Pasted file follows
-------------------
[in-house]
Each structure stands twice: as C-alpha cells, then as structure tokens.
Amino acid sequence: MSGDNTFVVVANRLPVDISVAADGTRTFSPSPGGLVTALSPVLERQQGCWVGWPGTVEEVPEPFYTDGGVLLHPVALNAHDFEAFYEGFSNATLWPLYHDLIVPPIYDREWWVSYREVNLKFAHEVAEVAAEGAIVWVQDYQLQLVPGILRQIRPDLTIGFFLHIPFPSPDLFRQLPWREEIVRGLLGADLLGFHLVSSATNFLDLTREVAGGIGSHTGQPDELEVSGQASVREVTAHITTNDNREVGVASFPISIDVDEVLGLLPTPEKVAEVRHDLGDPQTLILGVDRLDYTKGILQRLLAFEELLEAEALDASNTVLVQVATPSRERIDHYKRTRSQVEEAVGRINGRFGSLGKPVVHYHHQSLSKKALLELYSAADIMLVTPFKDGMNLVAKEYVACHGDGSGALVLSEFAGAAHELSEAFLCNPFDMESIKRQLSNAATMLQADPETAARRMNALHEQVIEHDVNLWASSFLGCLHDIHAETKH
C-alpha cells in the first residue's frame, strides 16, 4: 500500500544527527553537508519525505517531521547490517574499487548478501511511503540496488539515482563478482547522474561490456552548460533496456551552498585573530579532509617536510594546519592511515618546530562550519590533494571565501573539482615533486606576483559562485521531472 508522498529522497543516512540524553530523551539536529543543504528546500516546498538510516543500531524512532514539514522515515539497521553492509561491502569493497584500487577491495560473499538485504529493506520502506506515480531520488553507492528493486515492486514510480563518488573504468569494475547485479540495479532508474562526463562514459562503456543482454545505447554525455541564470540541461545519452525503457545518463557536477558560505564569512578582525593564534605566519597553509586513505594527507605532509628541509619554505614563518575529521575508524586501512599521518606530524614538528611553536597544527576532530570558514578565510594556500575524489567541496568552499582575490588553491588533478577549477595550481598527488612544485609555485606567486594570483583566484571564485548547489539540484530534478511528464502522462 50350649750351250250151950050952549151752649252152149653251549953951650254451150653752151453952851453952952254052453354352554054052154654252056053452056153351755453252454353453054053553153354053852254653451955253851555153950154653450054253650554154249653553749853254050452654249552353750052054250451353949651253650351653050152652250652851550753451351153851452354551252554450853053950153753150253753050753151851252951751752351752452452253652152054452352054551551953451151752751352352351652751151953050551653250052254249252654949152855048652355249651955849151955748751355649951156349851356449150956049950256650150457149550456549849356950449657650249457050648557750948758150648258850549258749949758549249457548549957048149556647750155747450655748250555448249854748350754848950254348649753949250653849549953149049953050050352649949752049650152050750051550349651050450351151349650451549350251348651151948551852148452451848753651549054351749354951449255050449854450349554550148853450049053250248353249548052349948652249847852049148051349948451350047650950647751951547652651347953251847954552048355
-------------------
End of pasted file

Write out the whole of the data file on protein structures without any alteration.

[in-house]
Each structure stands twice: as C-alpha cells, then as structure tokens.
Amino acid sequence: MSGDNTFVVVANRLPVDISVAADGTRTFSPSPGGLVTALSPVLERQQGCWVGWPGTVEEVPEPFYTDGGVLLHPVALNAHDFEAFYEGFSNATLWPLYHDLIVPPIYDREWWVSYREVNLKFAHEVAEVAAEGAIVWVQDYQLQLVPGILRQIRPDLTIGFFLHIPFPSPDLFRQLPWREEIVRGLLGADLLGFHLVSSATNFLDLTREVAGGIGSHTGQPDELEVSGQASVREVTAHITTNDNREVGVASFPISIDVDEVLGLLPTPEKVAEVRHDLGDPQTLILGVDRLDYTKGILQRLLAFEELLEAEALDASNTVLVQVATPSRERIDHYKRTRSQVEEAVGRINGRFGSLGKPVVHYHHQSLSKKALLELYSAADIMLVTPFKDGMNLVAKEYVACHGDGSGALVLSEFAGAAHELSEAFLCNPFDMESIKRQLSNAATMLQADPETAARRMNALHEQVIEHDVNLWASSFLGCLHDIHAETKH
C-alpha cells in the first residue's frame, strides 16, 4: 500500500544527527553537508519525505517531521547490517574499487548478501511511503540496488539515482563478482547522474561490456552548460533496456551552498585573530579532509617536510594546519592511515618546530562550519590533494571565501573539482615533486606576483559562485521531472 508522498529522497543516512540524553530523551539536529543543504528546500516546498538510516543500531524512532514539514522515515539497521553492509561491502569493497584500487577491495560473499538485504529493506520502506506515480531520488553507492528493486515492486514510480563518488573504468569494475547485479540495479532508474562526463562514459562503456543482454545505447554525455541564470540541461545519452525503457545518463557536477558560505564569512578582525593564534605566519597553509586513505594527507605532509628541509619554505614563518575529521575508524586501512599521518606530524614538528611553536597544527576532530570558514578565510594556500575524489567541496568552499582575490588553491588533478577549477595550481598527488612544485609555485606567486594570483583566484571564485548547489539540484530534478511528464502522462 50350649750351250250151950050952549151752649252152149653251549953951650254451150653752151453952851453952952254052453354352554054052154654252056053452056153351755453252454353453054053553153354053852254653451955253851555153950154653450054253650554154249653553749853254050452654249552353750052054250451353949651253650351653050152652250652851550753451351153851452354551252554450853053950153753150253753050753151851252951751752351752452452253652152054452352054551551953451151752751352352351652751151953050551653250052254249252654949152855048652355249651955849151955748751355649951156349851356449150956049950256650150457149550456549849356950449657650249457050648557750948758150648258850549258749949758549249457548549957048149556647750155747450655748250555448249854748350754848950254348649753949250653849549953149049953050050352649949752049650152050750051550349651050450351151349650451549350251348651151948551852148452451848753651549054351749354951449255050449854450349554550148853450049053250248353249548052349948652249847852049148051349948451350047650950647751951547652651347953251847954552048355